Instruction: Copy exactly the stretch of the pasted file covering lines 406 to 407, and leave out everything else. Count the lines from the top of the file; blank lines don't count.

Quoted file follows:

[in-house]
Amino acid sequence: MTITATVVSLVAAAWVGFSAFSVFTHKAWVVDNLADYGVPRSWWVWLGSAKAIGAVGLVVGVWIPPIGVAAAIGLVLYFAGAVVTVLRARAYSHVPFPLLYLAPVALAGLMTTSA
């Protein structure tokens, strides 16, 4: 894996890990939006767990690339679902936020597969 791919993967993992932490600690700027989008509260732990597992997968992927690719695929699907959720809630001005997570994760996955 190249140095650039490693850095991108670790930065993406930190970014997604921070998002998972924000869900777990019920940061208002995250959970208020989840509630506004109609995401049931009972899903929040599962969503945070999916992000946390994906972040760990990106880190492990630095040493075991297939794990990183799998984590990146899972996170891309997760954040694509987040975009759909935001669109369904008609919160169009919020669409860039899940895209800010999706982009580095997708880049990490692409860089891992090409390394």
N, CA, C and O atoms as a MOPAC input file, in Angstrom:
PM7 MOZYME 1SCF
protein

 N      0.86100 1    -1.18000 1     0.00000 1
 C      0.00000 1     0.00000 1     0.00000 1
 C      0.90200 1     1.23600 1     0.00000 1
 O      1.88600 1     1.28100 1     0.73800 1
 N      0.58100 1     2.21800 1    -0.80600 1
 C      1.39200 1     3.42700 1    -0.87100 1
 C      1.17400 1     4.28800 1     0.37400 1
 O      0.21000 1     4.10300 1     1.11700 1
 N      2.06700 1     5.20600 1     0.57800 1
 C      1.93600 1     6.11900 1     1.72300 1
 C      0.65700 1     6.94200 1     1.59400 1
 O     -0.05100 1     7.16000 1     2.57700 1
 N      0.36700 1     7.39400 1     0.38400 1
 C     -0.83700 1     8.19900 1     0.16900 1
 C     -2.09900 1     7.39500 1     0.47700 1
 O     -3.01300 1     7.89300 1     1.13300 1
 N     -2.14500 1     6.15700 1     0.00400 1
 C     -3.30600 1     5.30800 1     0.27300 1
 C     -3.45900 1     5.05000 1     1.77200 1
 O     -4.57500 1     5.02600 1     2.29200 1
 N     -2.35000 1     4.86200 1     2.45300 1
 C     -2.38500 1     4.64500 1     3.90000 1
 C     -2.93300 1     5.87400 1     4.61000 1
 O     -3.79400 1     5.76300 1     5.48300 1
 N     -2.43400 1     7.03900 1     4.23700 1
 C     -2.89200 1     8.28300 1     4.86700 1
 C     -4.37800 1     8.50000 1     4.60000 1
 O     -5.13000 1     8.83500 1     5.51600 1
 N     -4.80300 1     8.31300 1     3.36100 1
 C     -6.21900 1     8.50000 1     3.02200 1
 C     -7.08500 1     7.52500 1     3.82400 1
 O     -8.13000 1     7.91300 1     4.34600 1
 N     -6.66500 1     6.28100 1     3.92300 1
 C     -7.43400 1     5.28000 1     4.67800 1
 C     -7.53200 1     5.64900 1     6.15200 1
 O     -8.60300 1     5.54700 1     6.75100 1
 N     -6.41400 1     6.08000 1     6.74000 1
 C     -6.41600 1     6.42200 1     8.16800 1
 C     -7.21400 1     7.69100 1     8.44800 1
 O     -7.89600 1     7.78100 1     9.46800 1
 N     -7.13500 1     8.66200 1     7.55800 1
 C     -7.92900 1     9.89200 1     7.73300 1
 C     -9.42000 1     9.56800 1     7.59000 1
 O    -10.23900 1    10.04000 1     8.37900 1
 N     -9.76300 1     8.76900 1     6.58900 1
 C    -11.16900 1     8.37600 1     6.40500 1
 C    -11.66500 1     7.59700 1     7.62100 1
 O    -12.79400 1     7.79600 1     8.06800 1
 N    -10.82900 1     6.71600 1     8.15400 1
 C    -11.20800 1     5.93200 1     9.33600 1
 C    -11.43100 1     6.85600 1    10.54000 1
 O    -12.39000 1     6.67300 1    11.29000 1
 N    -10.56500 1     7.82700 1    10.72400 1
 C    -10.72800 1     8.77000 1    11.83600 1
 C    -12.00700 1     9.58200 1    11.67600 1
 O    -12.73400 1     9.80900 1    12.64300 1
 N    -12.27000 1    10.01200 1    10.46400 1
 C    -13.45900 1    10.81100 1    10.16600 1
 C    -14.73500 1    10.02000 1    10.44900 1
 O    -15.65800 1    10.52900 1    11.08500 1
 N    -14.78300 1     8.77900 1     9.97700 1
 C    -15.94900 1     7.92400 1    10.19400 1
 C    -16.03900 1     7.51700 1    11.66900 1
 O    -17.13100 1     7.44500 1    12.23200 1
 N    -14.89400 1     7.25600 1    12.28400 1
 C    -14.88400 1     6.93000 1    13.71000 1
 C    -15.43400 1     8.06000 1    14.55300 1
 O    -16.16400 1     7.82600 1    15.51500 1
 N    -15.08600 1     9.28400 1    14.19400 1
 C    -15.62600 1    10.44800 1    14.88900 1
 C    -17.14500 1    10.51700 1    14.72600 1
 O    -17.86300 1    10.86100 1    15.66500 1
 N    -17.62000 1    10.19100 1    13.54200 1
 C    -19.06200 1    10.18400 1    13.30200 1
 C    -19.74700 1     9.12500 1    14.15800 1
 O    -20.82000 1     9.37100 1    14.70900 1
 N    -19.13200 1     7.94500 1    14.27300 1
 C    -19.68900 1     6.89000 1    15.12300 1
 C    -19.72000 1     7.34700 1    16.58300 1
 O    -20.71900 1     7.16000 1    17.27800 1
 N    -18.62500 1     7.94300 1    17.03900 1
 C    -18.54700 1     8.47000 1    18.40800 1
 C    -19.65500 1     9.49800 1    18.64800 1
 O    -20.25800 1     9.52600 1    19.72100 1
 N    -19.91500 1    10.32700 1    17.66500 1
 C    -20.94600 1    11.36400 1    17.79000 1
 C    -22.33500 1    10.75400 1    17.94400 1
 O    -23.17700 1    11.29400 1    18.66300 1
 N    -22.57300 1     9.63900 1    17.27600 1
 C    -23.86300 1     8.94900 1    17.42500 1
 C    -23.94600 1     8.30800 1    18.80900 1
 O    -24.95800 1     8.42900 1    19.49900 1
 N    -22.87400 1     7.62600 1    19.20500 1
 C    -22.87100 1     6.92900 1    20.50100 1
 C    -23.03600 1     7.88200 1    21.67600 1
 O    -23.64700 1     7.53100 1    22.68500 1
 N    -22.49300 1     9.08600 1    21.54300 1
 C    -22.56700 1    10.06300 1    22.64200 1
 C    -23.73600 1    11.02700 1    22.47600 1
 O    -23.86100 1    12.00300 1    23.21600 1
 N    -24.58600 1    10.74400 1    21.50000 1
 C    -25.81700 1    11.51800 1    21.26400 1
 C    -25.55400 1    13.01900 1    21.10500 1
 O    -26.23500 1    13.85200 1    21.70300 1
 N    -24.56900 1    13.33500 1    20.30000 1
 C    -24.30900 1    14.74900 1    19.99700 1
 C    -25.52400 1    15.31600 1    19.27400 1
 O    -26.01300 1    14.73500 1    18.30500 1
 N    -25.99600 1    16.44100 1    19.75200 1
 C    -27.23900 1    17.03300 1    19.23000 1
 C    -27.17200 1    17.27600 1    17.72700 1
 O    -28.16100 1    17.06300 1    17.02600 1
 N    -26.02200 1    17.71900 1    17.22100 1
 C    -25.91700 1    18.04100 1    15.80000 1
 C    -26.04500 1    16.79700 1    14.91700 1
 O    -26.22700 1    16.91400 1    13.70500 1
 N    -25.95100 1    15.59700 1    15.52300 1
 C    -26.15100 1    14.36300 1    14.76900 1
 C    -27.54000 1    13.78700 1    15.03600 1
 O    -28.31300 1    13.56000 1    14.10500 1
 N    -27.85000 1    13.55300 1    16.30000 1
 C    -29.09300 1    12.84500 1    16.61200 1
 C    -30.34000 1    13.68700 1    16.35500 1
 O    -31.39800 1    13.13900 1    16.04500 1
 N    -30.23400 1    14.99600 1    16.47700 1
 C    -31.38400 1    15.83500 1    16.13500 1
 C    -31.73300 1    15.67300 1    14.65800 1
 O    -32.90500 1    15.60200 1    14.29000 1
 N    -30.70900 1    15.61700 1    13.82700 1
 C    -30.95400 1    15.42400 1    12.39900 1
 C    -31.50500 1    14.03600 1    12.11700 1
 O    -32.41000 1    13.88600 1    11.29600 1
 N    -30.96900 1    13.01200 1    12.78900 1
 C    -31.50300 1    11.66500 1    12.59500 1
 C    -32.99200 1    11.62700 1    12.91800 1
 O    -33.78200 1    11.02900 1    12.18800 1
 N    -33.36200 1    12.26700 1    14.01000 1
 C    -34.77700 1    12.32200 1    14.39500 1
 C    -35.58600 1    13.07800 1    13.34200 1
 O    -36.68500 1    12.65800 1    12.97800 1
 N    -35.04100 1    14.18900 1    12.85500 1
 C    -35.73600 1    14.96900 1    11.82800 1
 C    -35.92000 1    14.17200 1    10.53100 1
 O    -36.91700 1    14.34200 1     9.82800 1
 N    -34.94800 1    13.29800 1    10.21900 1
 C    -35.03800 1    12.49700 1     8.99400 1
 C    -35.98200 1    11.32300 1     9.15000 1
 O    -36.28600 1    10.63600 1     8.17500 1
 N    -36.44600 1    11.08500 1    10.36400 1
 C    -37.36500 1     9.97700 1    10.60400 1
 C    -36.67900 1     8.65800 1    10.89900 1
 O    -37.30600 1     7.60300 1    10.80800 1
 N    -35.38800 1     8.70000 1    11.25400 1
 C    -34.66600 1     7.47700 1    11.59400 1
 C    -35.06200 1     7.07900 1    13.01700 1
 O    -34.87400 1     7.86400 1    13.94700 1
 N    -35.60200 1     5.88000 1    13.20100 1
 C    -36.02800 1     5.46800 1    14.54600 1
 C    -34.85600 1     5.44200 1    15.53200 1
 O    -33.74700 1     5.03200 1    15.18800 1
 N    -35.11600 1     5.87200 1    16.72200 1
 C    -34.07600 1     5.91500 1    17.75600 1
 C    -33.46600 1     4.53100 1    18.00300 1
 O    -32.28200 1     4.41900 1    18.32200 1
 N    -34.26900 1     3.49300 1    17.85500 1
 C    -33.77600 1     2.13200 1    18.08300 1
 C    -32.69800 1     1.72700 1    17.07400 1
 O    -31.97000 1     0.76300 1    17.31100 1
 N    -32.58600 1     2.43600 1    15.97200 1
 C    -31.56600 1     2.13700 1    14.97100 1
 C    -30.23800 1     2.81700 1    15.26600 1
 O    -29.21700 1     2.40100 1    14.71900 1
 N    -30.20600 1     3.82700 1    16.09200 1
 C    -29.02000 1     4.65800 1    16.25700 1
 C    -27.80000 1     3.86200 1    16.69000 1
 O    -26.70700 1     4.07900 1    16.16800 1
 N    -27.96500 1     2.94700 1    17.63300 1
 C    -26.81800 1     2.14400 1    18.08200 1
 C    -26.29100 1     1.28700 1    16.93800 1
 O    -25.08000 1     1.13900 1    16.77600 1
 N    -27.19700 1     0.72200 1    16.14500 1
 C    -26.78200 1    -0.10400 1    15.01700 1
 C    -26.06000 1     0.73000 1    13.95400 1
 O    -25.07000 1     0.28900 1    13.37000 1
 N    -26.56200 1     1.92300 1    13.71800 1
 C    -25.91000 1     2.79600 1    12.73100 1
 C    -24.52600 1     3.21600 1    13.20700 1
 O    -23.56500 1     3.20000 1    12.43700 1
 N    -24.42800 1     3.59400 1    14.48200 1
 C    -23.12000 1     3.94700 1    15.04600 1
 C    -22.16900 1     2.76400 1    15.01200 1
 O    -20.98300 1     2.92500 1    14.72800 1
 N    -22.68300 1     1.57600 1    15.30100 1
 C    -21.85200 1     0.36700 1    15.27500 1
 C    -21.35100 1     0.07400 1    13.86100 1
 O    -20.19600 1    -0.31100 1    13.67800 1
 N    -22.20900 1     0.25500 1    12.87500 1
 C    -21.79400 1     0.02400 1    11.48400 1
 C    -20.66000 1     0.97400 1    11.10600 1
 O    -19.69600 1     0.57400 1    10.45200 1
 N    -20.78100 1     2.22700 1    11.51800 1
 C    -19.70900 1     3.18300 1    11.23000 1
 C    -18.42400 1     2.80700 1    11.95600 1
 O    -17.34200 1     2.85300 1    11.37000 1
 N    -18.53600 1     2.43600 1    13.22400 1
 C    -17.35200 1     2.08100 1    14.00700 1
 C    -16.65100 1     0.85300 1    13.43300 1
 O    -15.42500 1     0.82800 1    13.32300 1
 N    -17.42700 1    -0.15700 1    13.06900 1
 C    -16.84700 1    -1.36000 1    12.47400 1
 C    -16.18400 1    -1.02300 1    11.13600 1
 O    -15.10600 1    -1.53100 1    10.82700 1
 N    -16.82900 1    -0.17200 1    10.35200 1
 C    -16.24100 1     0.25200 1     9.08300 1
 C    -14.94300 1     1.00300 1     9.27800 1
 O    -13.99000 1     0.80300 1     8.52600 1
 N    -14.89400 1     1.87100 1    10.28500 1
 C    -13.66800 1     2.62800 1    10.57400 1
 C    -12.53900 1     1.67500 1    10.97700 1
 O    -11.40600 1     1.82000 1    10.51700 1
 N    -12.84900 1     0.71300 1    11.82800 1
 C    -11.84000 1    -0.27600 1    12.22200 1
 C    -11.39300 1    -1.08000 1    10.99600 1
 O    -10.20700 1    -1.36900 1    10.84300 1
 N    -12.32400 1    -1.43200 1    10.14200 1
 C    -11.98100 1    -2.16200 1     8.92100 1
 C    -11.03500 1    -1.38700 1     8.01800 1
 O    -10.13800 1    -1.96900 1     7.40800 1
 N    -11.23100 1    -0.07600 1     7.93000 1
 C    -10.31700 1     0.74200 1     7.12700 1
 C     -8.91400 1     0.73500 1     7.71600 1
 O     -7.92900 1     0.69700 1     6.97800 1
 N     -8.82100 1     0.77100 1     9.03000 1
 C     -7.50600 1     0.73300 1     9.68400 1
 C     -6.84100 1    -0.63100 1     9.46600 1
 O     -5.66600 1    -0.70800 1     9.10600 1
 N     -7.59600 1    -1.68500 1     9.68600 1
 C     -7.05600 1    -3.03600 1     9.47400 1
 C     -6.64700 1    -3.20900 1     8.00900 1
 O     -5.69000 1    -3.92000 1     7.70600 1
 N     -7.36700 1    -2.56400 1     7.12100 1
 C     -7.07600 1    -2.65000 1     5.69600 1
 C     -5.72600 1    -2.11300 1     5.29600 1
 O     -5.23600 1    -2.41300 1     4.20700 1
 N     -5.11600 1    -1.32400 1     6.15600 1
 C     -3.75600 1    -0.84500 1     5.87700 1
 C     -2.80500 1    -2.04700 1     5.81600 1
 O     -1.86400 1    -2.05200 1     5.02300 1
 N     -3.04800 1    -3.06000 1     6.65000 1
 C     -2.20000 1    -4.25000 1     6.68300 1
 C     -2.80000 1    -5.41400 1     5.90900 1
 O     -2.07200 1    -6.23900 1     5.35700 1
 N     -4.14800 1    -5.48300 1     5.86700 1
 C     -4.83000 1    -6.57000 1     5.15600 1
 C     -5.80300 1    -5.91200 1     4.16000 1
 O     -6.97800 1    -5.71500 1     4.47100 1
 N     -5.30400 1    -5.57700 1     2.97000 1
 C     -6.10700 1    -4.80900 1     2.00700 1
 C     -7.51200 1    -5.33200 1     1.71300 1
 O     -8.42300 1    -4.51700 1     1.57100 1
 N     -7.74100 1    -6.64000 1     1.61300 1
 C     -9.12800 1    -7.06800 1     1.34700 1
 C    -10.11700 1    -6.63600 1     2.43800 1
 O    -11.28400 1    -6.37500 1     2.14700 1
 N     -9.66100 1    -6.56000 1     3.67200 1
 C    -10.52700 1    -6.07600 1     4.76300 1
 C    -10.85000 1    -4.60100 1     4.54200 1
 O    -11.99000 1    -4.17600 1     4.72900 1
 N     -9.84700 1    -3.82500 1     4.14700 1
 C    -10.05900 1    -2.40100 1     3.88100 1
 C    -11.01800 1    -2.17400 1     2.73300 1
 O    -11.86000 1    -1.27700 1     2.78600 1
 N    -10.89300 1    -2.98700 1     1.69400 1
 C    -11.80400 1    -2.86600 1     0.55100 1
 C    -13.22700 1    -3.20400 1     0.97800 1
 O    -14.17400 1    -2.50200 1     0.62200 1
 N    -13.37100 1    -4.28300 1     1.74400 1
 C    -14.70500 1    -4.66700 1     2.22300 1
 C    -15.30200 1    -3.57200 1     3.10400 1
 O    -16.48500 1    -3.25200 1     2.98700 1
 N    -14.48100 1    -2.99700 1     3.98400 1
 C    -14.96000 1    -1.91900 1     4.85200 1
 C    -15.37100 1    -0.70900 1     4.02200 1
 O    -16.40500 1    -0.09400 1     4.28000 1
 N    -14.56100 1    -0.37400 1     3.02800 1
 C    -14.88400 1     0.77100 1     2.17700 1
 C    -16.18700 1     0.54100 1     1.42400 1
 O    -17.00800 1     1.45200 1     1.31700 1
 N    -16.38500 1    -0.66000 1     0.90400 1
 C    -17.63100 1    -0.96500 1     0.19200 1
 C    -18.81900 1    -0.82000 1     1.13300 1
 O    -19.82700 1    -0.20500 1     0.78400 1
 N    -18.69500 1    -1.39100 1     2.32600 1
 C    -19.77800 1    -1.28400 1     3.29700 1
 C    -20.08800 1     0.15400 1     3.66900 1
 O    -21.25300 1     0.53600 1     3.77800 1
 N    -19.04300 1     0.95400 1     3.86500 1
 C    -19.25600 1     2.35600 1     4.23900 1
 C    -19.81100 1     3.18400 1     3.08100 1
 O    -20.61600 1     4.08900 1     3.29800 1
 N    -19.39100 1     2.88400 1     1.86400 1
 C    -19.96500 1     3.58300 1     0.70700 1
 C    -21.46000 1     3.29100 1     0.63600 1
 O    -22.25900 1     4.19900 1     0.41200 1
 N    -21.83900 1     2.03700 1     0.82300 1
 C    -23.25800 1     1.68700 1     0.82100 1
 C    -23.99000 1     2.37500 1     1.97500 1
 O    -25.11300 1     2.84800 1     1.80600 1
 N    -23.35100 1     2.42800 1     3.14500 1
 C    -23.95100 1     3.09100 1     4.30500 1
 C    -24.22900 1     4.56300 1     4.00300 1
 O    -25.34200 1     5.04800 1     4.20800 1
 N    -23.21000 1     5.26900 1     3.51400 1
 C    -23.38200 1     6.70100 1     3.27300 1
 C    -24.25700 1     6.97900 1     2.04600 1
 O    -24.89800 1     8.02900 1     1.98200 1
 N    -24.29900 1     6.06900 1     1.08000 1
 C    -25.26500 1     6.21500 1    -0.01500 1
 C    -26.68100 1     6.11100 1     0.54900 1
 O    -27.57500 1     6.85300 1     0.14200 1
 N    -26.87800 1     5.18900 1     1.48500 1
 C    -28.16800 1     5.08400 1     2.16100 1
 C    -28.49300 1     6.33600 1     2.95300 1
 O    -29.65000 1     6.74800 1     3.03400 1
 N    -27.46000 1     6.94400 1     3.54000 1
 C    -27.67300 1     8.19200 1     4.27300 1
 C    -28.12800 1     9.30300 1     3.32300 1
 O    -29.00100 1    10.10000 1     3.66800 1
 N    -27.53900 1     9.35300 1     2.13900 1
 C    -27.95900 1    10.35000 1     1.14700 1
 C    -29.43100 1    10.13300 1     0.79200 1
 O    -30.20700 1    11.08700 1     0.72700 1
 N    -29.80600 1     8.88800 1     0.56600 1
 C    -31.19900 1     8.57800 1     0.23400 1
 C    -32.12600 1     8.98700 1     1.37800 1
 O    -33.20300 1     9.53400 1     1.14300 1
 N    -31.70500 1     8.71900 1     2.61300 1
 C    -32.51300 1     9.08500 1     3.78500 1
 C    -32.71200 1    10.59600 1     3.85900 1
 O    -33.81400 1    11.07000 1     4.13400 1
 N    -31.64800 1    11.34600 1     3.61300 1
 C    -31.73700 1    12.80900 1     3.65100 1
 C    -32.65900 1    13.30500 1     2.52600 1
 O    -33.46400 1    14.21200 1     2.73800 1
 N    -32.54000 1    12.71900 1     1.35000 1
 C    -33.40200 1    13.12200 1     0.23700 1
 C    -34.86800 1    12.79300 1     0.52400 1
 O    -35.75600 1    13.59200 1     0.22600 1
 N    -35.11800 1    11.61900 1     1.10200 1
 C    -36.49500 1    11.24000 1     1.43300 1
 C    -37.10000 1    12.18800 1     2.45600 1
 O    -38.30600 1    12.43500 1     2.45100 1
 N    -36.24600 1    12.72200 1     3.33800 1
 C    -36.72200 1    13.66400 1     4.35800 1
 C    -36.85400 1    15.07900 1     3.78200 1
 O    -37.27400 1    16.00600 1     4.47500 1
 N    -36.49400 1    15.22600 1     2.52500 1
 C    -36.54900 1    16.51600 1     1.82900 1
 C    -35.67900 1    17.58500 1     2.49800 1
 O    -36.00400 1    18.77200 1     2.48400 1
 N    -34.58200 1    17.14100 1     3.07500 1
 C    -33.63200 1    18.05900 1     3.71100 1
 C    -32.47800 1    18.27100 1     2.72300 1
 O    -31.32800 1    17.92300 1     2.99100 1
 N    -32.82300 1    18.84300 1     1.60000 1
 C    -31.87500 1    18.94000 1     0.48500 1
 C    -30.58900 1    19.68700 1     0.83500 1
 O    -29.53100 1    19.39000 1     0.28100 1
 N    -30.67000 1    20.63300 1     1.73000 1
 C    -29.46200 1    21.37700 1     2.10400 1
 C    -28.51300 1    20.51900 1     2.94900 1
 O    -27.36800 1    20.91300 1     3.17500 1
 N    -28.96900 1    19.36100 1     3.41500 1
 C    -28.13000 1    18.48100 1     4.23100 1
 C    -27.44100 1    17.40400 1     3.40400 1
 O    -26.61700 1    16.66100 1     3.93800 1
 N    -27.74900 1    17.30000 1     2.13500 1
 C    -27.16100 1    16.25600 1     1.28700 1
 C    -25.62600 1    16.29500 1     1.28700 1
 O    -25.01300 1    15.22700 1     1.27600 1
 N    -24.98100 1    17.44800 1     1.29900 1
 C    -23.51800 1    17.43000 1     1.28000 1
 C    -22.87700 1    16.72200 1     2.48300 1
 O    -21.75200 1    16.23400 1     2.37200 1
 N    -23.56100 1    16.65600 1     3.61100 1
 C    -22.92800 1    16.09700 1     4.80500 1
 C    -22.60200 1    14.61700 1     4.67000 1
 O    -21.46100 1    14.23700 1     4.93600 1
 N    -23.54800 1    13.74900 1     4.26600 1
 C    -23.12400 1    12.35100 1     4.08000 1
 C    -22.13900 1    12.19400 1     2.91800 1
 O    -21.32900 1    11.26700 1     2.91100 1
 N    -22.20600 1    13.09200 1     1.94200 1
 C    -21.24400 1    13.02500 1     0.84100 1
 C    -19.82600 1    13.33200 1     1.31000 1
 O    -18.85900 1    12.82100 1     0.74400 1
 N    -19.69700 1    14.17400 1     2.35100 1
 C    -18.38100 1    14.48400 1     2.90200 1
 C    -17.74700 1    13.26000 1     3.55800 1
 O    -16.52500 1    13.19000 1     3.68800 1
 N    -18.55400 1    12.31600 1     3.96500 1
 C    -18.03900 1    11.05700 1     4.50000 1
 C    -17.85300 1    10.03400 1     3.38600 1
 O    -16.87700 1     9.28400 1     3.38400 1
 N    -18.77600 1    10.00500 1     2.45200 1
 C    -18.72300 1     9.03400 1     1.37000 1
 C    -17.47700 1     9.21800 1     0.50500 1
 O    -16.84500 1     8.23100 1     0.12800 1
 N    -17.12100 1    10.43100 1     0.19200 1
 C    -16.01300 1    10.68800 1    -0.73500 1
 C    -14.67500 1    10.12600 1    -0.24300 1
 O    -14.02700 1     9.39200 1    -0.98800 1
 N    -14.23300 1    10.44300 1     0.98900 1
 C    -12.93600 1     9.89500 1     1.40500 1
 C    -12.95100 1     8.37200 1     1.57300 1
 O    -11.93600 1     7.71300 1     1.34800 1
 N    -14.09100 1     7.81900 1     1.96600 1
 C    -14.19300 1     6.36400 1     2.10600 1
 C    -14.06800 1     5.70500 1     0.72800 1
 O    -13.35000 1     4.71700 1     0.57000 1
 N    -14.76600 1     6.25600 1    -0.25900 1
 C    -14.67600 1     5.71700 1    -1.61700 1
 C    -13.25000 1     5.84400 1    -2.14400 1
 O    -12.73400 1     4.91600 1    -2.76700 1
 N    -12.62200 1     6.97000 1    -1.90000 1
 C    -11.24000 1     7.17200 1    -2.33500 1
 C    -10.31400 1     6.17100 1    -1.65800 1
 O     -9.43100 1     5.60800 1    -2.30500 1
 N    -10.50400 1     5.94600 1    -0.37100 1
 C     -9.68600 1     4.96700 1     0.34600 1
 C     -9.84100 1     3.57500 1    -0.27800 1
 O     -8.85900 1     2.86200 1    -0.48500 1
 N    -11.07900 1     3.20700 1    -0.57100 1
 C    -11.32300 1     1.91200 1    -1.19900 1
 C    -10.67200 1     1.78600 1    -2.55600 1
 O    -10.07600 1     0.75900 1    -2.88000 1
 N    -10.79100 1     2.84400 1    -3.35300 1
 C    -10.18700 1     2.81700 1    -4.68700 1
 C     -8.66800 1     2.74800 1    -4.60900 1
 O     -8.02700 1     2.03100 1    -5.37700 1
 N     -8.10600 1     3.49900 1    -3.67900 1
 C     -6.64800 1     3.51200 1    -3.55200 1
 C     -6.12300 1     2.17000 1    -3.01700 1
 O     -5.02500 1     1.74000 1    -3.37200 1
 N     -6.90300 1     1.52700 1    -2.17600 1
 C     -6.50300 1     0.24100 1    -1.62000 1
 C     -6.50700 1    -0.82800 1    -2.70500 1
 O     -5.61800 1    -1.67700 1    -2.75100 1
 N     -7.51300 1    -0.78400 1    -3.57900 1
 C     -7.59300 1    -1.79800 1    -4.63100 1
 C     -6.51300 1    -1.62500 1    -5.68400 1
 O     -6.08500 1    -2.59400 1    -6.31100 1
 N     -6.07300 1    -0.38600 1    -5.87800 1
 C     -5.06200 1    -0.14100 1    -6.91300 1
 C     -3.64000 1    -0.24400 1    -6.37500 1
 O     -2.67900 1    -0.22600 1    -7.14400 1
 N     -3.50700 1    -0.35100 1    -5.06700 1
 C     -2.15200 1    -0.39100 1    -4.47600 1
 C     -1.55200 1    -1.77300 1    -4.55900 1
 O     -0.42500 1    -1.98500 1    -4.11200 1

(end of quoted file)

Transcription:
 O    -16.52500 1    13.19000 1     3.68800 1
 N    -18.55400 1    12.31600 1     3.96500 1